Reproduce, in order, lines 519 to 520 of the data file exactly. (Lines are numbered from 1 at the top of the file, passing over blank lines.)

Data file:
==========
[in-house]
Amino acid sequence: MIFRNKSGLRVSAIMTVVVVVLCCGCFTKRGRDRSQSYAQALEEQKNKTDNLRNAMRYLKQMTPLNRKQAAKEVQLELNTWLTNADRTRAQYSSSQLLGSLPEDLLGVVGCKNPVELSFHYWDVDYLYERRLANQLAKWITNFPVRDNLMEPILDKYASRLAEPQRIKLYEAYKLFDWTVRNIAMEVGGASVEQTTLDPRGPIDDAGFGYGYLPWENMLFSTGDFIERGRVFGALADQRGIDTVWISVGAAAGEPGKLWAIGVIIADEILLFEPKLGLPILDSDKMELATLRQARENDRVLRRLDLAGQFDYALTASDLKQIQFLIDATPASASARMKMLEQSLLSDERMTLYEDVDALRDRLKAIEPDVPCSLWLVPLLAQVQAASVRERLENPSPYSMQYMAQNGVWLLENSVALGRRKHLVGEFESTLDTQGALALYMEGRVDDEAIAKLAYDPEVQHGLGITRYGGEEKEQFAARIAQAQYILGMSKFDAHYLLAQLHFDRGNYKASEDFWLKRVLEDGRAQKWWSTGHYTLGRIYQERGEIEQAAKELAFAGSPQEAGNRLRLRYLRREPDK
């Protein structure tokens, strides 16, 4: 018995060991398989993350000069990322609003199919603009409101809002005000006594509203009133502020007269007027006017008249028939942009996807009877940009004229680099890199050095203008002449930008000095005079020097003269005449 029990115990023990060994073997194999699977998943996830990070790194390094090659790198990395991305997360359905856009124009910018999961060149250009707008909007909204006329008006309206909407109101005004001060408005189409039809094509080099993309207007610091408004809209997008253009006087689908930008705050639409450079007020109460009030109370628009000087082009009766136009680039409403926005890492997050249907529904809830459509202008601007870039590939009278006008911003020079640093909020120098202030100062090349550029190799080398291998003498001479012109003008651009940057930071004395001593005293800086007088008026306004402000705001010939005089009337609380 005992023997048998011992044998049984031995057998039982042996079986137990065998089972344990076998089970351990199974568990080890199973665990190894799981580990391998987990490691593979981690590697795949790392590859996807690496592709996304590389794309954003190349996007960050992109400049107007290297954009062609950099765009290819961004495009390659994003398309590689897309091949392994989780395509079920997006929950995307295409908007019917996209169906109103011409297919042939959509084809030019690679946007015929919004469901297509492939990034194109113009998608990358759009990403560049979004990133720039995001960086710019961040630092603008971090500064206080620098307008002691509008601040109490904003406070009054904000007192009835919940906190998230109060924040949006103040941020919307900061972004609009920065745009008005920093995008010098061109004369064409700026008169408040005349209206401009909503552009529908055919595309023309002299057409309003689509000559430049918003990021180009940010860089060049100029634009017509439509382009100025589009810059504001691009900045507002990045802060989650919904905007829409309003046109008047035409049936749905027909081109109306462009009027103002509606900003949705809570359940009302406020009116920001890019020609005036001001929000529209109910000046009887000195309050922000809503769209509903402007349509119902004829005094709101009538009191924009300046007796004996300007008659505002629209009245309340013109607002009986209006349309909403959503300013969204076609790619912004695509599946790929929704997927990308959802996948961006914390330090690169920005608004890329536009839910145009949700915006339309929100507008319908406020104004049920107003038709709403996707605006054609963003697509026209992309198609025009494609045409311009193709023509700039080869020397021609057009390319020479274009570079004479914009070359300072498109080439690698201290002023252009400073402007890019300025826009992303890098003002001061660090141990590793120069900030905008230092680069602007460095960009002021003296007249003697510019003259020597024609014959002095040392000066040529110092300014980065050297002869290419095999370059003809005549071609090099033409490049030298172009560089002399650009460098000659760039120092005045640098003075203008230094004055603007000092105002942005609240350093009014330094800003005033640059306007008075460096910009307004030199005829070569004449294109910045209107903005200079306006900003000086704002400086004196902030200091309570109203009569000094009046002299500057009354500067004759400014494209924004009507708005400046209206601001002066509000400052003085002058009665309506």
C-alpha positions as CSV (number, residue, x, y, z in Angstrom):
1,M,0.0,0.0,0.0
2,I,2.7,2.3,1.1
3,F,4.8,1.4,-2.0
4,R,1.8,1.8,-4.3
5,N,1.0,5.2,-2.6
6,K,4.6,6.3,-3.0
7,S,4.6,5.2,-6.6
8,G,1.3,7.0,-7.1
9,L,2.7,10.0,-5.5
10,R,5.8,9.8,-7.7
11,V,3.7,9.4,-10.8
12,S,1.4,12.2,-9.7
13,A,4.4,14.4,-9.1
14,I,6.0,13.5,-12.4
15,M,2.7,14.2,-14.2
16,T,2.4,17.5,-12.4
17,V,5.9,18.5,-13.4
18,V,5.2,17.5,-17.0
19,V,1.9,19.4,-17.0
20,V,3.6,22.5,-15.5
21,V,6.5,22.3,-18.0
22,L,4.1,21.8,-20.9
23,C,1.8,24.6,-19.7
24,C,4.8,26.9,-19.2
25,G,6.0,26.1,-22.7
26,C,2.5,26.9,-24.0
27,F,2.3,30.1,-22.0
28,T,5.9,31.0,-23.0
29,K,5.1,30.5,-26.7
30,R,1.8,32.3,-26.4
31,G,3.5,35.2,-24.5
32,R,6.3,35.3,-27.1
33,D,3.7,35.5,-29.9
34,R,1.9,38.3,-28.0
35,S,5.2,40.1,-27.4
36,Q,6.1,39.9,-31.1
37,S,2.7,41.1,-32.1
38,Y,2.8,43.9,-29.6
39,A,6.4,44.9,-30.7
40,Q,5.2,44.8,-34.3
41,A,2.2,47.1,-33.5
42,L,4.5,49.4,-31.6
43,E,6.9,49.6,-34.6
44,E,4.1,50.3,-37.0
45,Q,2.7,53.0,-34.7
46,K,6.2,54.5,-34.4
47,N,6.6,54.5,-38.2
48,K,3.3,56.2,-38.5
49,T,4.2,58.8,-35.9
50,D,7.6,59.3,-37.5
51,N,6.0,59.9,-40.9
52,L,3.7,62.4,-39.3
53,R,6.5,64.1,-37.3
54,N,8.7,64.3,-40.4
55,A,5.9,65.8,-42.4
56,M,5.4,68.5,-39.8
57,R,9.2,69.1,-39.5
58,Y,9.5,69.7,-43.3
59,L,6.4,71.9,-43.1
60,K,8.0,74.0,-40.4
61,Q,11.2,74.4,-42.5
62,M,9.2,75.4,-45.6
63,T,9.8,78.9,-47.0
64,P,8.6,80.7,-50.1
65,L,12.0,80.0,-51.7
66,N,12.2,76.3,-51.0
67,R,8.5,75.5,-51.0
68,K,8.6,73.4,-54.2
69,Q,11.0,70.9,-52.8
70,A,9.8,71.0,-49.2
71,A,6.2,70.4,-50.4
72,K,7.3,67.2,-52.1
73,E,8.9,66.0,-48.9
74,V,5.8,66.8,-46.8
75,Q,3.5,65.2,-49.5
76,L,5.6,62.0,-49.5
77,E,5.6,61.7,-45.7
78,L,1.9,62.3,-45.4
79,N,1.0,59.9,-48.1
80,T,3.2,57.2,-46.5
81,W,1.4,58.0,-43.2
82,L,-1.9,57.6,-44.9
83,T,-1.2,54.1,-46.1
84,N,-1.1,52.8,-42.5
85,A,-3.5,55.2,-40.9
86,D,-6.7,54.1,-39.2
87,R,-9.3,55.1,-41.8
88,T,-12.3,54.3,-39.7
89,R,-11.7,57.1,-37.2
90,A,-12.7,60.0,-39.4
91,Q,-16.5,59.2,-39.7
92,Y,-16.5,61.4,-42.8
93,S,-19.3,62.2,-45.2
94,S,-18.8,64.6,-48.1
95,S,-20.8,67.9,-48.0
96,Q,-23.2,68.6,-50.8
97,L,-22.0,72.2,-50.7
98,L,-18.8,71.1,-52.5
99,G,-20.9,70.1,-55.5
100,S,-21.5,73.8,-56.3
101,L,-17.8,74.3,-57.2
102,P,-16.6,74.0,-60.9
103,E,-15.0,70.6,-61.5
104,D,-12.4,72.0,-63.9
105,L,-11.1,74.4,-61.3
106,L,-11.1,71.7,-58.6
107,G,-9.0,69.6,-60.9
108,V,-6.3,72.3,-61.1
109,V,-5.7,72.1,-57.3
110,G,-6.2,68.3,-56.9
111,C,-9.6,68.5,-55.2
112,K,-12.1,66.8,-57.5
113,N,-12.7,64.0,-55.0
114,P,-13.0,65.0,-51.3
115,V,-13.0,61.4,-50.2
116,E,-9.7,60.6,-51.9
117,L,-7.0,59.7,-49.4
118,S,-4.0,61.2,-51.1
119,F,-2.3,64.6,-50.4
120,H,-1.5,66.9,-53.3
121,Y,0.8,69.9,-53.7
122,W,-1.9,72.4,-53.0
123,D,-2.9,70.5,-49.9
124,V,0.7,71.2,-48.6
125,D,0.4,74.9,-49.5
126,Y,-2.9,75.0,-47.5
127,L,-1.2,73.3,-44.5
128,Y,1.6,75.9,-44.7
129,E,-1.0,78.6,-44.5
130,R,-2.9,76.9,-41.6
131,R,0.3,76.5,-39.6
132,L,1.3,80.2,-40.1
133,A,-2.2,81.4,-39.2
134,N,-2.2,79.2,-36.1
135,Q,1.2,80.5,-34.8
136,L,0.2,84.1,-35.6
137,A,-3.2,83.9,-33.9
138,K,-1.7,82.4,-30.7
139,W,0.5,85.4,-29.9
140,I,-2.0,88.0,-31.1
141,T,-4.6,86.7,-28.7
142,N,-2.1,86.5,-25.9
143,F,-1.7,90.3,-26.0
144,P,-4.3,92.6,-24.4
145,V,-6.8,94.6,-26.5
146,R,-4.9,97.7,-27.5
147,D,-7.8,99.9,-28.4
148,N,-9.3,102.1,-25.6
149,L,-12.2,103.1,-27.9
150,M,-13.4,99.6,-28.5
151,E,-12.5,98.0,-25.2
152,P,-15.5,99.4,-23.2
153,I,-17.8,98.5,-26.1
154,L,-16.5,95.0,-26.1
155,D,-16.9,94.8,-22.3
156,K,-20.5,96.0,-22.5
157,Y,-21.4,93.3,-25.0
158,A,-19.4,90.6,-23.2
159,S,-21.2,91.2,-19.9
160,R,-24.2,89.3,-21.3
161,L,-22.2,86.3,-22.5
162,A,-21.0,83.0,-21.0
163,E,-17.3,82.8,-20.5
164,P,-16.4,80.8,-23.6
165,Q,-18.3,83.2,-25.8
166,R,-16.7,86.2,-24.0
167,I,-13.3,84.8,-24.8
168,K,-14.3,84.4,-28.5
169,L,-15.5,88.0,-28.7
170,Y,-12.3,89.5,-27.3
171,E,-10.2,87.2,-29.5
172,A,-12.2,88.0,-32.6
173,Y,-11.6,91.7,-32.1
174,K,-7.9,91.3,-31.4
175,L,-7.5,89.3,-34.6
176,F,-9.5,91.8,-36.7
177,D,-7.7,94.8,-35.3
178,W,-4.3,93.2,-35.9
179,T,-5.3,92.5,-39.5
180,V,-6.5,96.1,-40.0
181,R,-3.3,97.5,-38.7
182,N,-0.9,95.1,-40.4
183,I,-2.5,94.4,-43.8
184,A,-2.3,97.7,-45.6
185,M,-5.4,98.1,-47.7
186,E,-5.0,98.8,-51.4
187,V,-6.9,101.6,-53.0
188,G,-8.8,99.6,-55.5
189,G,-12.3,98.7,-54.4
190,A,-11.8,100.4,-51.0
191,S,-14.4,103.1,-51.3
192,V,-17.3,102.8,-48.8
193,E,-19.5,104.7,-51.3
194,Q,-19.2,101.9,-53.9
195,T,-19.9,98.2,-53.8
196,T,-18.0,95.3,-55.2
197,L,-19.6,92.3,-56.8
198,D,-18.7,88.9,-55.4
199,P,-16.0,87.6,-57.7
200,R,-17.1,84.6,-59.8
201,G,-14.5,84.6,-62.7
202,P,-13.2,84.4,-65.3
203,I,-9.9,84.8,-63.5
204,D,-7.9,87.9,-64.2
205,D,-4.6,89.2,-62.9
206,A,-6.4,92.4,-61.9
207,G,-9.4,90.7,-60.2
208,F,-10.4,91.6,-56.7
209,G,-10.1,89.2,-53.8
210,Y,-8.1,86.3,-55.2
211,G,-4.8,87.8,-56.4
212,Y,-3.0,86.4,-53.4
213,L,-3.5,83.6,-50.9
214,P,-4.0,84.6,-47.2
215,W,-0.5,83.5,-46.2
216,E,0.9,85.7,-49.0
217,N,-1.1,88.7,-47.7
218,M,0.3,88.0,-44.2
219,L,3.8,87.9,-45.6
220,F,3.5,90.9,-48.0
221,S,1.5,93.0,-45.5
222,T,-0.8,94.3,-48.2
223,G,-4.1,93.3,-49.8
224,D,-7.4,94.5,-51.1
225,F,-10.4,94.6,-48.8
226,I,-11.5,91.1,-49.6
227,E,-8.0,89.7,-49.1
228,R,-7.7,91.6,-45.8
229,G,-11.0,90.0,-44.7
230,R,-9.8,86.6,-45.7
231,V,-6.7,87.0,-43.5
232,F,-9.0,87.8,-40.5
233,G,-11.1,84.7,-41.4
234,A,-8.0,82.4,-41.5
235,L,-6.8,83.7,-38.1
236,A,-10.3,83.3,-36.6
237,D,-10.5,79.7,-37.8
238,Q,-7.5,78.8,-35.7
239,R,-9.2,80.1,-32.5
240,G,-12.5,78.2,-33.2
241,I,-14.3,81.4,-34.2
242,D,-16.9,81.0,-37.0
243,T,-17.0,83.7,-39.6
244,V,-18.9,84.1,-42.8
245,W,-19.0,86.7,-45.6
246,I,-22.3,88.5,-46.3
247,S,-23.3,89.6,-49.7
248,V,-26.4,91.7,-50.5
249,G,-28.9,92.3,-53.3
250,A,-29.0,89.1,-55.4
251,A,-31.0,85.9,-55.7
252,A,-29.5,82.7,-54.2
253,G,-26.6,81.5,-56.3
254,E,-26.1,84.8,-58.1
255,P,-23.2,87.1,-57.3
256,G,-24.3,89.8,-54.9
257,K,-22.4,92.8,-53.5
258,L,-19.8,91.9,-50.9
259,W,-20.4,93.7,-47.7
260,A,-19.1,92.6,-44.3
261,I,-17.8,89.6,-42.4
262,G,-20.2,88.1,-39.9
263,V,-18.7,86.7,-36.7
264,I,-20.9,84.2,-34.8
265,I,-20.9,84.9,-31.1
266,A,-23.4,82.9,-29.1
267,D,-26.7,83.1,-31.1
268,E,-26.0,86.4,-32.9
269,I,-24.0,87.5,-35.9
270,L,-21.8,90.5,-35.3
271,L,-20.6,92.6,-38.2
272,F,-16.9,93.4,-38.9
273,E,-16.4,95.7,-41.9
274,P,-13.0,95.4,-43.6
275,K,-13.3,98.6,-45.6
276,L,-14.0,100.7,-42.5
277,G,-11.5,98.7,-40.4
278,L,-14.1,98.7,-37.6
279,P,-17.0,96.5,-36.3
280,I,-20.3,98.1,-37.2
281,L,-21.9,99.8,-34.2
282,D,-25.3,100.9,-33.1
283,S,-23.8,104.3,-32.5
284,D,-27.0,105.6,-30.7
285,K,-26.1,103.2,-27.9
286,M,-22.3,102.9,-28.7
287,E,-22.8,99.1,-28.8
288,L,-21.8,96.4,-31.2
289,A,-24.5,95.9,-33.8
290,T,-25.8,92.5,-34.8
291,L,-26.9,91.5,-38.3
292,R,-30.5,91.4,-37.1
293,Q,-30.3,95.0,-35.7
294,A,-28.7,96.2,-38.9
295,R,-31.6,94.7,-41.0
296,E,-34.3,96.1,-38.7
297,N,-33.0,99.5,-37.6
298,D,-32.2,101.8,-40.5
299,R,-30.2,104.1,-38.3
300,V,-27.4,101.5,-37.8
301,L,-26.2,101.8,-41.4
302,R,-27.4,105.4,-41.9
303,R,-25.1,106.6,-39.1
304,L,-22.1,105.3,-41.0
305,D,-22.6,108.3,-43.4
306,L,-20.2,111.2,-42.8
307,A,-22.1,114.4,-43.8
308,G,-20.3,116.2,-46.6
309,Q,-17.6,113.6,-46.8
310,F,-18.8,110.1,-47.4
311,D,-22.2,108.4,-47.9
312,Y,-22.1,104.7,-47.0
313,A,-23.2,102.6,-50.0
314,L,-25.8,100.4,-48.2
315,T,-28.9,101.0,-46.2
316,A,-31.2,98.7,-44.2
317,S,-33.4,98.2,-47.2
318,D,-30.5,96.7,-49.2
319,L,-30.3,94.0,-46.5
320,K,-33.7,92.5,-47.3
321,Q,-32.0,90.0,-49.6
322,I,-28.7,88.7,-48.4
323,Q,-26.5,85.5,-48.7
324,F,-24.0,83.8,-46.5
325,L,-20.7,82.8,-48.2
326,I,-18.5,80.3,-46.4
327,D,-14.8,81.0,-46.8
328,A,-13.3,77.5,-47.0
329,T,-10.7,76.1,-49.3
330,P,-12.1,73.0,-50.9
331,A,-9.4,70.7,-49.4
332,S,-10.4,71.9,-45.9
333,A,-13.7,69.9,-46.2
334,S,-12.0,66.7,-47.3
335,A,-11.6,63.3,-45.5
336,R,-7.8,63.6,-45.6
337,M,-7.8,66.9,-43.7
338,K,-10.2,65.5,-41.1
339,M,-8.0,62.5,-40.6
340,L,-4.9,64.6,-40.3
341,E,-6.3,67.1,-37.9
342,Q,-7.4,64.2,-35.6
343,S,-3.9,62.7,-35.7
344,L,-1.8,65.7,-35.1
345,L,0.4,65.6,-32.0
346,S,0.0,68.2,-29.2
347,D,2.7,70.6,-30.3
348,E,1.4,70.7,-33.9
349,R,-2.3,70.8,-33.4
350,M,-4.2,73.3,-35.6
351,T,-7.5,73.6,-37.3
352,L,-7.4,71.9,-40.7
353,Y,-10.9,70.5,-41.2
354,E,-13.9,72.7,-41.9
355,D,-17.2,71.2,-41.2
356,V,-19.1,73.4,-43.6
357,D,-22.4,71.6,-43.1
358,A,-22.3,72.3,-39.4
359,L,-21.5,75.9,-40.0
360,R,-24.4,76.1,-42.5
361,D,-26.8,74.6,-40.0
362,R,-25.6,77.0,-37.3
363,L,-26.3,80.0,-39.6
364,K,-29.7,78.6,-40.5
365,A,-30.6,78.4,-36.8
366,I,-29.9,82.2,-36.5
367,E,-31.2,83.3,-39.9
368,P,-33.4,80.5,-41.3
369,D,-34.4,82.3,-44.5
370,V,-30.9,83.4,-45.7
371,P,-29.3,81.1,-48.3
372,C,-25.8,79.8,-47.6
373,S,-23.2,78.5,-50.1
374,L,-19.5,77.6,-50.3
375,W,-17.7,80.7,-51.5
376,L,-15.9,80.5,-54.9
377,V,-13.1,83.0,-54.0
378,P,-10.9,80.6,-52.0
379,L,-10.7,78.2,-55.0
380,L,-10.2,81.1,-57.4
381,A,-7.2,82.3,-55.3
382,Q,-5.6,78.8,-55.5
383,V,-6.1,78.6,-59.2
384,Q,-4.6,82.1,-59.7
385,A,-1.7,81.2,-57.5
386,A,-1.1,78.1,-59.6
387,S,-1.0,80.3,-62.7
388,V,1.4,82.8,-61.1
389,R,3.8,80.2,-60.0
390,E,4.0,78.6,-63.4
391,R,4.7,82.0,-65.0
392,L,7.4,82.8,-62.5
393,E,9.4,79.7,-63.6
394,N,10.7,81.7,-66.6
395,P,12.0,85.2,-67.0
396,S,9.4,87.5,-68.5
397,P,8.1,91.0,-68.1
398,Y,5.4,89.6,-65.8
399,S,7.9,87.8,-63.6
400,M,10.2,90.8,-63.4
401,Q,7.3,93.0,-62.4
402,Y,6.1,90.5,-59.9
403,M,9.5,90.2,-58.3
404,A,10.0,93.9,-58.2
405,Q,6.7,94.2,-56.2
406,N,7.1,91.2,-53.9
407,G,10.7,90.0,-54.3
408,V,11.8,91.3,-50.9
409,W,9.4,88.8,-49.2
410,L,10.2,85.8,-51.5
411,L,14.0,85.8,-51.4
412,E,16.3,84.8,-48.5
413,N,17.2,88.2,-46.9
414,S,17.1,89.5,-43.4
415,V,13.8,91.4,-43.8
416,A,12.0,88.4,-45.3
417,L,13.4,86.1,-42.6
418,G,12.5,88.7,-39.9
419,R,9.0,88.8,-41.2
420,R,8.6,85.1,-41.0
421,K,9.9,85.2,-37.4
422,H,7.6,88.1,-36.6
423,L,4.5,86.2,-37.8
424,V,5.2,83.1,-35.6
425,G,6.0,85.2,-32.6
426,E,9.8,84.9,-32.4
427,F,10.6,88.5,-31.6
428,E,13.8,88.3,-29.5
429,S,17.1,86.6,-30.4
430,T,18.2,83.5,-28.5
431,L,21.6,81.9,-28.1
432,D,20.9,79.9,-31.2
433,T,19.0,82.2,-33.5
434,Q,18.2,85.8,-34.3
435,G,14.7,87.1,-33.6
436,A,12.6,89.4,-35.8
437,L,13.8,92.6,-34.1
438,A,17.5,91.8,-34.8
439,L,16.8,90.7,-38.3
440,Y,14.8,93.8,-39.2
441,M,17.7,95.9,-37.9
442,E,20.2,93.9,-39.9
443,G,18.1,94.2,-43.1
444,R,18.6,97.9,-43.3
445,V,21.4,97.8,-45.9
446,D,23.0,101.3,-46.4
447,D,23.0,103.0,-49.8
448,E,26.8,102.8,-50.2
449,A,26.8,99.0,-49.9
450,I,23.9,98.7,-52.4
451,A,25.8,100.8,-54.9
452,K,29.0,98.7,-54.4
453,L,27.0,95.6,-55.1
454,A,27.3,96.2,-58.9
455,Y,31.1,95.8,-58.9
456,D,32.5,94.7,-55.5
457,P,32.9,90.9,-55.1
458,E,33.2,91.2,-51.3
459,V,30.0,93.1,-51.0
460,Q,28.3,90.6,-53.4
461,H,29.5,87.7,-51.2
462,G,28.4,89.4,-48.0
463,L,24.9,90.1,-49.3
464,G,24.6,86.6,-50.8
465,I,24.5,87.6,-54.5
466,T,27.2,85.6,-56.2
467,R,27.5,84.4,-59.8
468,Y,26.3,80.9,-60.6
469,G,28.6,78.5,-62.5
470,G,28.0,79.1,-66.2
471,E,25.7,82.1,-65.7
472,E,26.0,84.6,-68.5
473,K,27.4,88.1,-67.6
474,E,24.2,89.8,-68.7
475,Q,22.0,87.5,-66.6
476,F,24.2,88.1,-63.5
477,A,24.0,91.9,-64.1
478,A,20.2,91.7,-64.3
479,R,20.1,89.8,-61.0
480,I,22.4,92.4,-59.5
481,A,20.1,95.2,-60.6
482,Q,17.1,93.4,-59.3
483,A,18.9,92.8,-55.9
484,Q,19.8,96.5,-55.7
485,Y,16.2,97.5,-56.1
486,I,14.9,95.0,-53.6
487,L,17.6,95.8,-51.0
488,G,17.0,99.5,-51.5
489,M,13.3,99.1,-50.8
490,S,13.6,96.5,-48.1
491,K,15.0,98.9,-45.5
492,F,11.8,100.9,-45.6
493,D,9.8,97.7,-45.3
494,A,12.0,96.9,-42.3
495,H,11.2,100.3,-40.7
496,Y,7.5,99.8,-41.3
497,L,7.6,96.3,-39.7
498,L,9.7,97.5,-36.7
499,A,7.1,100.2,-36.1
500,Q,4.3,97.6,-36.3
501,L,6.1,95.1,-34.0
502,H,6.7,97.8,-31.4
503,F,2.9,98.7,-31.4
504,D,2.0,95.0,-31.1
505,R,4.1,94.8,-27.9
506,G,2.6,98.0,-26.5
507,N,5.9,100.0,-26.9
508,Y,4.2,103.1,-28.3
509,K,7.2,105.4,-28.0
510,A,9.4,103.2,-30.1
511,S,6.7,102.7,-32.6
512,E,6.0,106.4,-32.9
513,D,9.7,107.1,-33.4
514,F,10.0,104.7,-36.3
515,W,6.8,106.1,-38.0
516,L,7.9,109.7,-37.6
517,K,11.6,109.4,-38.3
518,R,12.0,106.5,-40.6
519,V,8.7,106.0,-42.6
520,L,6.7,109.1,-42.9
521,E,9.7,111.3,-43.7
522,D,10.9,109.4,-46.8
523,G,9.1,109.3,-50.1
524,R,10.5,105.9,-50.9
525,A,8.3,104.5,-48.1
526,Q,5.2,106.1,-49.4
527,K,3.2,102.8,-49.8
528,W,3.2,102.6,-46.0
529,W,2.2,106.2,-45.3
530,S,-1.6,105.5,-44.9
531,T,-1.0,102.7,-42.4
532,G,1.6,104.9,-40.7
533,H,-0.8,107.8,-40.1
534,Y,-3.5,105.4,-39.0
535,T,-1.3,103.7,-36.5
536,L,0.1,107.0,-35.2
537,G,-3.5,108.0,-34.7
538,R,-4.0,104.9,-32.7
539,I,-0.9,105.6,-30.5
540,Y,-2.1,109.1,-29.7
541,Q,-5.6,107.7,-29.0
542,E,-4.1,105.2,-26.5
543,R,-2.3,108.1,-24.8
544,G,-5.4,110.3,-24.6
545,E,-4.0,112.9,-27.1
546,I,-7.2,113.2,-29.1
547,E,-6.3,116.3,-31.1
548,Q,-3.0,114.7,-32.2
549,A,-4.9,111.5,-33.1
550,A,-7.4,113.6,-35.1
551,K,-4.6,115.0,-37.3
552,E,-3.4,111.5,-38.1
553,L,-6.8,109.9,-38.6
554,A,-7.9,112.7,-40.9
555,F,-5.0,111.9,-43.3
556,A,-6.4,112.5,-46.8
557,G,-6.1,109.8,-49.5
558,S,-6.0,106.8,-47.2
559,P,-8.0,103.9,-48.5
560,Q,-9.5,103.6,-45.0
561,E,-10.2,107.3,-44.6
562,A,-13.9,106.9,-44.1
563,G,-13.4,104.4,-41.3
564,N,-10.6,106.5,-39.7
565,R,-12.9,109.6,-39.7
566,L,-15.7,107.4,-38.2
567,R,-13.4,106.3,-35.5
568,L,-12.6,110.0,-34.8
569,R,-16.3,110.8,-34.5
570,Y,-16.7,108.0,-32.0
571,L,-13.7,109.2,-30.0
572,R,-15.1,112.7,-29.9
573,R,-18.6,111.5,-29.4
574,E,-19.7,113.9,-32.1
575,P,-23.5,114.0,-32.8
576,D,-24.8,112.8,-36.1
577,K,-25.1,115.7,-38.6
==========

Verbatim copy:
515,W,6.8,106.1,-38.0
516,L,7.9,109.7,-37.6